The genus Plesiophrictus belongs to the subfamily Ischnocolinae of the mygalomorph family Theraphosidae and is reported from China, India, Micronesia and Sri Lanka (Platnick, 2007). Amongst the Indian genera of the family Theraphosidae, Plesiophrictus is a relatively species-rich genus (Siliwal et al., 2005; Siliwal & Molur, 2007). Pocock (1899) established the genus Plesiophrictus with description of three species, P. millardi and P. collinus from India and P. tenuipes from Sri Lanka, assigning P. millardi as the type species. Later, a number of new species were described from India under this genus (Pocock, 1900; Gravely, 1915, 1935; Tikader, 1977). After the establishment of the genus Plesiophrictus, the two Indian species, Ischnocolus linteatus Simon, 1891 and Stichoplastus fabrei Simon, 1892 were transferred to this genus by Pocock (1900) and Simon (1903), respectively. This genus was considered endemic to South Asia until the Micronesian species Ischnocolella senffti Strand, 1907 was transferred to this genus by Roewer (1963). Recently, Yin & Tan (2000) described a new species, P. guangxiensis from China. Till date, 16 species have been reported under this genus from the world, of which 13 are endemic to India, one endemic each to China and Sri Lanka and one endemic to the islands of Micronesia (a conglomerate of 9 countries) (Platnick, 2007). Most of the species described from India are known only from the type localities; information on range and geographical variations are limited. More than fifty percent of the species were described a century ago based on very few morphological characters, missing details used in present day taxonomy like morphometry of legs, description of genital structure especially of female, illustrations, sternum, male palp and female spermatheca (see Simon, 1891, 1892; Pocock, 1899, 1900; Strand, 1907; Gravely, 1915, 1935). The more recent descriptions of P. meghalayaensis and P. mahabaleshwari by Tikader (1977) are also incomplete as they lack morphometry of legs, comparison with other species and diagnosis for the species. This paper is an effort to describe a new species based on a female specimen after comparing the available prominent characters with other known species. The objective of this paper is not only to describe a new species, but also provide South Asian arachnologists with a standard description pattern on theraphosids or any mygalomorph spider along with pictures (see Images in the web supplement) in addition to figures as a useful tool for comparative studies. None of the past descriptions of Plesiophrictus spp. includes notes on natural history or ecology, which we have added as noted during our study.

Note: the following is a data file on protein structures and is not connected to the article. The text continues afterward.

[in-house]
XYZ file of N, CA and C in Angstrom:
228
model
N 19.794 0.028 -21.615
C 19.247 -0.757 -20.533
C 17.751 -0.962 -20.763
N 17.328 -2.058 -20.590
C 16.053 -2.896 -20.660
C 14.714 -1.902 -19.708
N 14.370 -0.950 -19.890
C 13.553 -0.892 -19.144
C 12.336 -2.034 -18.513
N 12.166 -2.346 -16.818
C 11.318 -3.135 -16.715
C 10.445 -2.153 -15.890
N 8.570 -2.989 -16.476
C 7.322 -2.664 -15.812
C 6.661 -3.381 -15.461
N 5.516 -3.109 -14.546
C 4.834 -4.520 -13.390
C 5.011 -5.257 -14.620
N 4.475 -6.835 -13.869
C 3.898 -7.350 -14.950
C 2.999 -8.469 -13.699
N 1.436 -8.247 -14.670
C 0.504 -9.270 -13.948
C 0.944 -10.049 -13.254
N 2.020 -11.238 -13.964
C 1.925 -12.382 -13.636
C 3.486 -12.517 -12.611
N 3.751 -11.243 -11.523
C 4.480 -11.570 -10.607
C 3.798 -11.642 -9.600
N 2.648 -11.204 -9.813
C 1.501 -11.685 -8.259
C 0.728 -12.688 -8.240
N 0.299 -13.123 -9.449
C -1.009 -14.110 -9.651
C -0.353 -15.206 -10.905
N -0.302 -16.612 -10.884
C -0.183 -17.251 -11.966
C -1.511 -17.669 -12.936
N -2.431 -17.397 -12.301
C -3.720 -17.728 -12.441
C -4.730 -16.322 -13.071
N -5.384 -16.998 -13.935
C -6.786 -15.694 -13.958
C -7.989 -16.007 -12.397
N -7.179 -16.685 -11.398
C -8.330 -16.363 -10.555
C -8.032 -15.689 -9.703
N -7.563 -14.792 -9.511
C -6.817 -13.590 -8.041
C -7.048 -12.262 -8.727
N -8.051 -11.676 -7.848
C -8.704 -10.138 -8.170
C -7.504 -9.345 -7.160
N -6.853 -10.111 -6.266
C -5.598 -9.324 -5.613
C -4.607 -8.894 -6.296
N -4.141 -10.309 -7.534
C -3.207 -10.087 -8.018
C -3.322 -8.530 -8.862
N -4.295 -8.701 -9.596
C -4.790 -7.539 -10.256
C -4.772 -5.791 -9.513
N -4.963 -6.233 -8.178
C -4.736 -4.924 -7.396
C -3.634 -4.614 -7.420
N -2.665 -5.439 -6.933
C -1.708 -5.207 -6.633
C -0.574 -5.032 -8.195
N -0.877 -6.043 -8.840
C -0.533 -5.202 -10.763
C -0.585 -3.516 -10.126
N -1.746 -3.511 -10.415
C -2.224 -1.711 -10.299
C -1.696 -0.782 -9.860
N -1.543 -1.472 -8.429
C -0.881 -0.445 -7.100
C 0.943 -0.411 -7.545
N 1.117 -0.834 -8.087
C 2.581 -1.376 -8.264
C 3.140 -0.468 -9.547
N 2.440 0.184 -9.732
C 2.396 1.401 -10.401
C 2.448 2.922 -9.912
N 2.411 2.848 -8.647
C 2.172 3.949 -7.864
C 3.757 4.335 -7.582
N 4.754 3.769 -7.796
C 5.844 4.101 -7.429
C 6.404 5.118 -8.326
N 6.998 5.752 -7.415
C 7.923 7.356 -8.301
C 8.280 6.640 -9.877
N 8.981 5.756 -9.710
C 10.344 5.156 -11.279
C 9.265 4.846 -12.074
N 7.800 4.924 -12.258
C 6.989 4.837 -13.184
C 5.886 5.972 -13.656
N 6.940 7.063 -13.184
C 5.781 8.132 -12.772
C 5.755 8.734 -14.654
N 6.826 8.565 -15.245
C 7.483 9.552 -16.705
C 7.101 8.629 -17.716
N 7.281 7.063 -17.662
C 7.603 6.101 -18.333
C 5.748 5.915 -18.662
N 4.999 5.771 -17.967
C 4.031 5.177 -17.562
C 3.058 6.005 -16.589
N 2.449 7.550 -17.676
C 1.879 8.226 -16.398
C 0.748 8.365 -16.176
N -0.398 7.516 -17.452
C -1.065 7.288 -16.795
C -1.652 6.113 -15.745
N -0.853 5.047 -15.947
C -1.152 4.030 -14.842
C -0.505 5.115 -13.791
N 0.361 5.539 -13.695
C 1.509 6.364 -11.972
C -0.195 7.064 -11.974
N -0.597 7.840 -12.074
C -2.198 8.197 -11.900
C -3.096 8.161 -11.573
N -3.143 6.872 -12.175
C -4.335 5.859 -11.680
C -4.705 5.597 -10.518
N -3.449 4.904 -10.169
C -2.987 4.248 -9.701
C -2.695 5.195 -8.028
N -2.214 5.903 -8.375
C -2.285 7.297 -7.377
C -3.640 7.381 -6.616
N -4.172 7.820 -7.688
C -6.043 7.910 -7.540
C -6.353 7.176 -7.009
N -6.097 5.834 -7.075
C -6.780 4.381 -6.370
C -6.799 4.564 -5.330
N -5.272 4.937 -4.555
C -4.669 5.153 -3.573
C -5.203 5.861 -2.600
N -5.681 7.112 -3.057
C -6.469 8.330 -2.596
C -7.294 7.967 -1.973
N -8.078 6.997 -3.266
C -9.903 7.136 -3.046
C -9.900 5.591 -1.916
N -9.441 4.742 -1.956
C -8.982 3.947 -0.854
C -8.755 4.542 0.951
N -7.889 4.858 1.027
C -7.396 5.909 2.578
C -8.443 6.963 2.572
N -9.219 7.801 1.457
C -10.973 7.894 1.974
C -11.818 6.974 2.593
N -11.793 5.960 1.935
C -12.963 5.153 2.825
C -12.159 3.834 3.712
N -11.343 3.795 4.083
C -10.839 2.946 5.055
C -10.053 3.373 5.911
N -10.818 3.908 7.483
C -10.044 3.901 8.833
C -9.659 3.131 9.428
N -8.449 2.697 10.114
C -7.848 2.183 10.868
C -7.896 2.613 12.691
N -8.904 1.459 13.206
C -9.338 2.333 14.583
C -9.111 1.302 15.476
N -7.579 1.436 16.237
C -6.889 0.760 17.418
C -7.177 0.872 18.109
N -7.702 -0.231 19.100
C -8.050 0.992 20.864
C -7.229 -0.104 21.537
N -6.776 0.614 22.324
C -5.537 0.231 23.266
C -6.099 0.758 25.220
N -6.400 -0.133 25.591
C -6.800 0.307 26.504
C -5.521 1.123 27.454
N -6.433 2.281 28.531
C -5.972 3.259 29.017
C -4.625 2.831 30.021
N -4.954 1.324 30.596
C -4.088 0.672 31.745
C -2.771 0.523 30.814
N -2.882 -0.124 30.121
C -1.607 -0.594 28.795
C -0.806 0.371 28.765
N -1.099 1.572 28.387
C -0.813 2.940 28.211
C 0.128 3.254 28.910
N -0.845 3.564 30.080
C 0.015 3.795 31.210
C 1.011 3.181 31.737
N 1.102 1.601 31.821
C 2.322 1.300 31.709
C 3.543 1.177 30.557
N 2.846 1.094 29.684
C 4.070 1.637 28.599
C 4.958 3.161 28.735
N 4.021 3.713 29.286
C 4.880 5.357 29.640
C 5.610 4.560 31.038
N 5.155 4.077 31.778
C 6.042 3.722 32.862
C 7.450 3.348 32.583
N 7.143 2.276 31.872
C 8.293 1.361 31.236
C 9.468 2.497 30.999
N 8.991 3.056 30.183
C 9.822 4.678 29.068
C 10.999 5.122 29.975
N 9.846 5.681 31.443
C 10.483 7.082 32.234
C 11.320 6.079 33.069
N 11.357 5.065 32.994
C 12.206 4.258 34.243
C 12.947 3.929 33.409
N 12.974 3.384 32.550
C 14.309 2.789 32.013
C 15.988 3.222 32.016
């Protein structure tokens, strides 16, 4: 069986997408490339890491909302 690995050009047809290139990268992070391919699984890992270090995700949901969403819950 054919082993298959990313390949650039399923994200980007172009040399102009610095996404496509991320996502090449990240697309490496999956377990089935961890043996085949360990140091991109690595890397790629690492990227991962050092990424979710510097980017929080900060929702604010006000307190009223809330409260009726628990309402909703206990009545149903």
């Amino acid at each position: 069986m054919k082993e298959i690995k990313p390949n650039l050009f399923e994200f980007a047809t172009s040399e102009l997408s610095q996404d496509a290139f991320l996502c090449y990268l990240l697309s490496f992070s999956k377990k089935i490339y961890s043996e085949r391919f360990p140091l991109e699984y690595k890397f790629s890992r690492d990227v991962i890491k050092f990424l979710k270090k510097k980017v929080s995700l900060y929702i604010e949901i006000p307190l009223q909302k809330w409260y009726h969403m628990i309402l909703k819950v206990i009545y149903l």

Zoo's Print Journal 22: 2853-2860